Opposition to all GMOs, full stop, seems silly in light of world food and nutrition shortages, but opposition to suicidal-trait, roundup-ready crops isn’t silly because of the incredible amount of environmental damage caused by herbicide use. Not to mention Monsanto’s crusade against small family farms. So, no, I’m not anti-GMO in principle, but I’m pretty anti-GMO in practice in the developed world.

  7. Lauren
    Posted November 6, 2013 at 6:08 pm | Permalink

    Great piece on Culinary Modernism, I found it really educational.

    One thing I do wonder about is the implication that we as a society do not embrace industrialised food. Pretty sure that a preference for canned and preserved foods that are of decent quality is common sense, no a niche perspective.

    The mention of peasants subsisting on roughly milled bread was enlightening, but I’m pretty sure anyone with a moderate literacy level could understand the difference between the poor quality rye bread extended with fillers that peasants of yore lived on and the $10-a-loaf artisinal, sourdough rye bread of today; made from whole wheat, not cut with other substances to extend the loaf.

    I don’t think anyone touting a return to the so-called “golden age” of peasant food is being 100% literal. God knows, I definitely have better things to do than spend 5 hours a day milling corn. It’s just easier to say “return the the golden age of peasant food” or “eat less processed foods” or “natural foods are best” than give everyone a fucking novel to read about what chemicals are fine to eat and which ones are dangerous, as well as expect all people to read up on every agricultural practice used to grow every element of every food they consume, as well as read every research paper used in those readings to assess whether the research methods used to reach those conclusions were sound or not.
    I brought up Gylceamic Loads at a family dinner a week ago and got glazed eyes directed at me from all sides. People just don’t have the brain energy to put that much time and effort into their diet; not even me, and I’m a nutrition student.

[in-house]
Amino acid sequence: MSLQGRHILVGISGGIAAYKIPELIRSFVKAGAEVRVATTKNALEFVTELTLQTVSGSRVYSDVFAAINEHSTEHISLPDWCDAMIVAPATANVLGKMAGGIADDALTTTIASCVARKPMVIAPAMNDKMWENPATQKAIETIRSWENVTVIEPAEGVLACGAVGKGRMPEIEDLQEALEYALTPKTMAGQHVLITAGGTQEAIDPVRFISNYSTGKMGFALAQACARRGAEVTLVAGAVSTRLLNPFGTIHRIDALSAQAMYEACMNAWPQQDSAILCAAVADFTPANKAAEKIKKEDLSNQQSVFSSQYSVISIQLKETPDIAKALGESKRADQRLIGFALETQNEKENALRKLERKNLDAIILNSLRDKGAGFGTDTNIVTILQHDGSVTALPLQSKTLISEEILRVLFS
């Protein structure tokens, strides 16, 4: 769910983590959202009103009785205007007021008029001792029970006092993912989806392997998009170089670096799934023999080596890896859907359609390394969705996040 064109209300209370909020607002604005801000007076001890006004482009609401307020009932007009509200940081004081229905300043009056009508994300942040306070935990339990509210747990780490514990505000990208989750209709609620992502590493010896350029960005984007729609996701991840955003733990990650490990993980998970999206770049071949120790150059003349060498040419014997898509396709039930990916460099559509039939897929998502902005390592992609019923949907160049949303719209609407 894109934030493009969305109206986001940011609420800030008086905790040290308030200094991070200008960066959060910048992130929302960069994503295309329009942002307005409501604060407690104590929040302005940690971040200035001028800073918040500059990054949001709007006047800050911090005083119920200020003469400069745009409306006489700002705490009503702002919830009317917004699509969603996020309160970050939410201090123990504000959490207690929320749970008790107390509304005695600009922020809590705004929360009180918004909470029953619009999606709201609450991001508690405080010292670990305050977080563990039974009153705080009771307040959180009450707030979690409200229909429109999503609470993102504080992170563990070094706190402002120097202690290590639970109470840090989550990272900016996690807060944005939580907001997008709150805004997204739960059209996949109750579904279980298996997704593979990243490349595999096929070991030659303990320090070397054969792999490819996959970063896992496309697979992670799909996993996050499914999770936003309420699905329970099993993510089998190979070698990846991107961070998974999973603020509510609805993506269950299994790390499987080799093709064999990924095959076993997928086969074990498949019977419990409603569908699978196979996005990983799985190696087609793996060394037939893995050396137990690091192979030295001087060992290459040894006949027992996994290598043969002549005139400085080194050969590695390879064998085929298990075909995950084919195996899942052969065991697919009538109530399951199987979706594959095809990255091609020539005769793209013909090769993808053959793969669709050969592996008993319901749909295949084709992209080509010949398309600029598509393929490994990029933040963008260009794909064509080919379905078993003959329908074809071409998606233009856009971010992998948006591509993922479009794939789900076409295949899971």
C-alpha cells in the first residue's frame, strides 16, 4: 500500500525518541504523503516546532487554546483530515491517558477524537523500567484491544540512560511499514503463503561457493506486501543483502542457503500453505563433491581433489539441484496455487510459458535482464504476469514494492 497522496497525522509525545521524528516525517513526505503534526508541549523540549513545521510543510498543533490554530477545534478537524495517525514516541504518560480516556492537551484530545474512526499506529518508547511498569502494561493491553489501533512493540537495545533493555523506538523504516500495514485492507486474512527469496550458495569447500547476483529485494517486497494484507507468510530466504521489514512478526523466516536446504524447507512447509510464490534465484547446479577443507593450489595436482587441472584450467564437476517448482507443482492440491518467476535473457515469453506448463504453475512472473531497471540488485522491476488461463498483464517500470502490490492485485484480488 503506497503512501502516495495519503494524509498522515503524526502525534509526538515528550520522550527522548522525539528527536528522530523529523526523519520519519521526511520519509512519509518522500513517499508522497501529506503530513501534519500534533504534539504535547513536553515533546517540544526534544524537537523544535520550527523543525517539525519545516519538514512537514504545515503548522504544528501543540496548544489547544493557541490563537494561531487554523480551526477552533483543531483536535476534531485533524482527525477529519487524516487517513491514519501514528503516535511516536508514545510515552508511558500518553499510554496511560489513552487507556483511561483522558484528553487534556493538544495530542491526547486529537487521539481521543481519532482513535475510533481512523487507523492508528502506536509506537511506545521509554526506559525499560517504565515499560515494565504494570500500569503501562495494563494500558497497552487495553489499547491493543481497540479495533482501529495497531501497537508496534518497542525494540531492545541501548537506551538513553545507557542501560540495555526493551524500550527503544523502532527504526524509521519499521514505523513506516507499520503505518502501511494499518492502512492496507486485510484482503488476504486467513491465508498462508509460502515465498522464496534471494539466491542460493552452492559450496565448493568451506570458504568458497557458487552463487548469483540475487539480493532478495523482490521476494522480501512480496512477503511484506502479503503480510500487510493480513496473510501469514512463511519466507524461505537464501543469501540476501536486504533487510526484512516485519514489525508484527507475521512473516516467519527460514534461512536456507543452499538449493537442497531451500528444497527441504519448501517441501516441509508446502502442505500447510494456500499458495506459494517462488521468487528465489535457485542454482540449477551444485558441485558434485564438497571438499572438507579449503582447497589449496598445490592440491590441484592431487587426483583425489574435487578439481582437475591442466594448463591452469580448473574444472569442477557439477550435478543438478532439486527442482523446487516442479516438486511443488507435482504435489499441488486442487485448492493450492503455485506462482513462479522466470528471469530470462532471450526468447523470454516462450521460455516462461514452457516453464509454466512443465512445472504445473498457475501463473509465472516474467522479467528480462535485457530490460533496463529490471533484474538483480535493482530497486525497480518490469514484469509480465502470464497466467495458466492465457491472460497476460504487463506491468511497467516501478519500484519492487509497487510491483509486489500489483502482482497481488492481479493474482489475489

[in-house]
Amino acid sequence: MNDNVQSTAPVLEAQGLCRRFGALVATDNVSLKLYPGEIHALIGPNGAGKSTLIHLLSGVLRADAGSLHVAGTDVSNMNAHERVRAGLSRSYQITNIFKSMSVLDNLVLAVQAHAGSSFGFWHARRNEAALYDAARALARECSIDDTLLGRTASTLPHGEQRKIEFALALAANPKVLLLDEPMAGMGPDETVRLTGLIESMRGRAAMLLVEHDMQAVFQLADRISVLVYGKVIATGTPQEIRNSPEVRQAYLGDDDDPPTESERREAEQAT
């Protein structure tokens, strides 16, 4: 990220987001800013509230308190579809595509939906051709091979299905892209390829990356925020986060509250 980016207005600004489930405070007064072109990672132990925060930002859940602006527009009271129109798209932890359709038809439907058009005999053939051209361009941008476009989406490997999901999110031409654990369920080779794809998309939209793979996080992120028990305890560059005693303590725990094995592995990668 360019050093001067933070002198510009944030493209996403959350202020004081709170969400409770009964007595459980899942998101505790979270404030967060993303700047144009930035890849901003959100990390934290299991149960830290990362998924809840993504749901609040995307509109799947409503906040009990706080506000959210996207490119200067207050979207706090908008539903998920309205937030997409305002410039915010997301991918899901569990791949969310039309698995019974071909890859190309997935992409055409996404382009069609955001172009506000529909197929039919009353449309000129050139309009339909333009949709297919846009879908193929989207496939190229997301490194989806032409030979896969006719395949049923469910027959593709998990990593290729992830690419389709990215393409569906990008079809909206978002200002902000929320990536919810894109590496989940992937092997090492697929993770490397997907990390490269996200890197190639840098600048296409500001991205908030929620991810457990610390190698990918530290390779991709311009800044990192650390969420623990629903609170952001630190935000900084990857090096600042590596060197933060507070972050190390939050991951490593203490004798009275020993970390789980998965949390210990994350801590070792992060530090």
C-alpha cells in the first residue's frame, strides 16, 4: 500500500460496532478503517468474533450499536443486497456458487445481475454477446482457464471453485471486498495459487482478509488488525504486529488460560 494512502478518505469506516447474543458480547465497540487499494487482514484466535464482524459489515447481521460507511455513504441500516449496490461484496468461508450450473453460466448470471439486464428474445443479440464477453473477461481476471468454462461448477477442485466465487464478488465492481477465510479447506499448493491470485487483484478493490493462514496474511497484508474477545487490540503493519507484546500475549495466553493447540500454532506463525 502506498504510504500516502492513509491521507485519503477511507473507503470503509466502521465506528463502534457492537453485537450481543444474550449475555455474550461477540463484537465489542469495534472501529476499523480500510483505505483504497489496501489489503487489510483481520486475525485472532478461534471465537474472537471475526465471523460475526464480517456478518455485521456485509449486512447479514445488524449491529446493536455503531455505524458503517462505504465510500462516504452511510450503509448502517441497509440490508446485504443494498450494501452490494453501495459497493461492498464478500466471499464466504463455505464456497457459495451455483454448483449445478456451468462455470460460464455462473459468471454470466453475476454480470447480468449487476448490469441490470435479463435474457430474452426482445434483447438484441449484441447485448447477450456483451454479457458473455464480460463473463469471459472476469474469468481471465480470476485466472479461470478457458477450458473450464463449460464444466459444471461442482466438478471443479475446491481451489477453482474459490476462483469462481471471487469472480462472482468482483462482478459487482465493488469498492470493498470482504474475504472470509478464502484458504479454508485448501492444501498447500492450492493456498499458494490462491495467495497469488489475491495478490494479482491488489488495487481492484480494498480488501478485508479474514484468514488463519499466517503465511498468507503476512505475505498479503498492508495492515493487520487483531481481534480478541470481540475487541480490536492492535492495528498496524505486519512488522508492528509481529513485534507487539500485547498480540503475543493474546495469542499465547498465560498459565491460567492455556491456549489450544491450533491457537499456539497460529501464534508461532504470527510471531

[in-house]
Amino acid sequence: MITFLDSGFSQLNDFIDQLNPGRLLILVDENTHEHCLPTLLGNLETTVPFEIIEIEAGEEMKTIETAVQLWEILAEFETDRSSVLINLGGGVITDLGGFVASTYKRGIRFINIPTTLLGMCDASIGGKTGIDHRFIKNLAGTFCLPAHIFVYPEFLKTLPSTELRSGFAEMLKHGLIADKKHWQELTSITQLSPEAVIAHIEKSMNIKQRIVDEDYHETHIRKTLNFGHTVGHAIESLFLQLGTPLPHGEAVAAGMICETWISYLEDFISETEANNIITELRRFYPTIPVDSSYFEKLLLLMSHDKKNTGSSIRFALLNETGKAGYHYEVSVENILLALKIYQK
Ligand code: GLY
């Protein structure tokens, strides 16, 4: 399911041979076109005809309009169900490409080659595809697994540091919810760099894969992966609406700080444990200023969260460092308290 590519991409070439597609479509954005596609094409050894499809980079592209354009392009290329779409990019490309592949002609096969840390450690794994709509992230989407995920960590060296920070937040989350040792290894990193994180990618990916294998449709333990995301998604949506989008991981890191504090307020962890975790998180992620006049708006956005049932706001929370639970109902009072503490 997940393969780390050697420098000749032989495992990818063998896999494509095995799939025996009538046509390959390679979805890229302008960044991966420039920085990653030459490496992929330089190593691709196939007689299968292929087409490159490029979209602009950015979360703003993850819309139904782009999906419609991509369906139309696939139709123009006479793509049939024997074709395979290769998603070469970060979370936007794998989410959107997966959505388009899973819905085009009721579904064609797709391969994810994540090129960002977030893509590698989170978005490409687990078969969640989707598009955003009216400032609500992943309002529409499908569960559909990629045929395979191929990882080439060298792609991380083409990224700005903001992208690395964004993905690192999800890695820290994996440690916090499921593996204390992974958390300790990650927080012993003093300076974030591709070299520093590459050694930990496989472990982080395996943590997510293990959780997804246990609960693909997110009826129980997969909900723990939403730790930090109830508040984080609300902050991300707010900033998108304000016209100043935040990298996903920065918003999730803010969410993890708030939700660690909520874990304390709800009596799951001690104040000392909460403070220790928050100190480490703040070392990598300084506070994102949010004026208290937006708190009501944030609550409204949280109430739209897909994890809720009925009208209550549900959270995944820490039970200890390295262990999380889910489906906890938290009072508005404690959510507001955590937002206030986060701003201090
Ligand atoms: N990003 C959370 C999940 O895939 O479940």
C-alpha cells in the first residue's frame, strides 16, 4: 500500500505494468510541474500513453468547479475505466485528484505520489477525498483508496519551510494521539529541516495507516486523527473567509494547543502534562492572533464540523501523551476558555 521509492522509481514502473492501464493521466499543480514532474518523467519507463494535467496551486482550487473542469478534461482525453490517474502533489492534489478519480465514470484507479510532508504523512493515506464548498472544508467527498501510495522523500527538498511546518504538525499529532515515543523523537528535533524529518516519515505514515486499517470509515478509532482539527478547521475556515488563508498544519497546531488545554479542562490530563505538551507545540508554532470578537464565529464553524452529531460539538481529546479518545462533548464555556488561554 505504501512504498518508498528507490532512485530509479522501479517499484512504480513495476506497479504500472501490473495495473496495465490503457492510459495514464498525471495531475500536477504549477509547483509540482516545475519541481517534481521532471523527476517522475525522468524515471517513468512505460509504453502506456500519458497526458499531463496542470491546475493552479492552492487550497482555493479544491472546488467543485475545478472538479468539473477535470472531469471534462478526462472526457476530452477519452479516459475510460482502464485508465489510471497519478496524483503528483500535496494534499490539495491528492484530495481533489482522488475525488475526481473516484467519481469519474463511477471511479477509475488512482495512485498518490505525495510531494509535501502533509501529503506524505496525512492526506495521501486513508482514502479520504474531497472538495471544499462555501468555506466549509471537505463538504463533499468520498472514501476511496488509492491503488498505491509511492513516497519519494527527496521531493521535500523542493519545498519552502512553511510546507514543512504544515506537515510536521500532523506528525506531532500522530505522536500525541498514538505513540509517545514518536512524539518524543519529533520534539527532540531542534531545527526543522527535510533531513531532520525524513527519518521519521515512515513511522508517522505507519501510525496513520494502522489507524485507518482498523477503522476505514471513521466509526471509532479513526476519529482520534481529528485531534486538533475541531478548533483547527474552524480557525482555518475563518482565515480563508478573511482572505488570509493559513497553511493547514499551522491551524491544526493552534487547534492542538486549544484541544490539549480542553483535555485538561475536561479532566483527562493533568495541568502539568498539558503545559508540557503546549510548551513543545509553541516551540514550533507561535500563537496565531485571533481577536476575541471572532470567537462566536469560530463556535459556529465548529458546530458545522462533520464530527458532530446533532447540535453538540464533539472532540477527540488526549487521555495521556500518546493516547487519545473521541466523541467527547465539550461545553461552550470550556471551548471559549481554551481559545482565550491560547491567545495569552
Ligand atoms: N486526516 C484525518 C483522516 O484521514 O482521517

8. Posted November 7, 2013 at 5:41 pm | Permalink

    I just finished reading I Am Legend. It was scary and intense and weird. But I enjoyed it a lot. Don’t usually read horror, though I do like vampire stories and myth. Not sure I have anything more relevant to suggest though!

    I like what you wrote!

  9. Mich
    Posted November 8, 2013 at 1:29 am | Permalink

    Interesting they use the term “luddites”. Lud if the Arabic form of Lot, and luddites are a code word for homosexual. If someone calls you a ludi, it’s one of the worst insults ever.

    • Nebet
      Posted November 8, 2013 at 3:00 am | Permalink

      Unfortunately for any possible interesting associations there, that is not likely the be the origin of the term. The best etymological root that’s been found is that the term comes from one Ned Ludd, a possibly-mythical textile craftsman who smashed a knitting frame. The Luddites were a group who protested the industrialization of the textile industry in England, in part by sabotaging the equipment, because their livelihood was threatened.

      The term is now applied to anyone who is distrustful of new technology.

  10. Stéphanie
    Posted November 8, 2013 at 8:17 am | Permalink

    The China Study, by T. Colin Campbell
    (subtitle : The Most Comprehensive Study of Nutrition Ever Conducted and the Startling Implications for Diet, Weight Loss, And Long-term Health)


    Eating animals, by Jonathan Safran Foer

    Two must reads.

  11. Mich
    Posted November 11, 2013 at 12:14 am | Permalink

    I’ve been reading the posts in “this is thin priviledge” tagged “doctors” and this was interesting, from Romania.

  12. Posted November 11, 2013 at 2:33 am | Permalink

    Just want to mention that real Luddism, as in, the thing that happened in the nineteenth century, wasn’t about aversion to machines per se. It was about the loss of work due to mechanization.

  13. Beth
    Posted November 12, 2013 at 2:31 am | Permalink

    raw, cooked, rotten….

    where is cultured on this list?
    perhaps this explains some of America’s obsession with “best by” dates?
    despite their having nearly nothing to do with the actual shelf life of the food in question.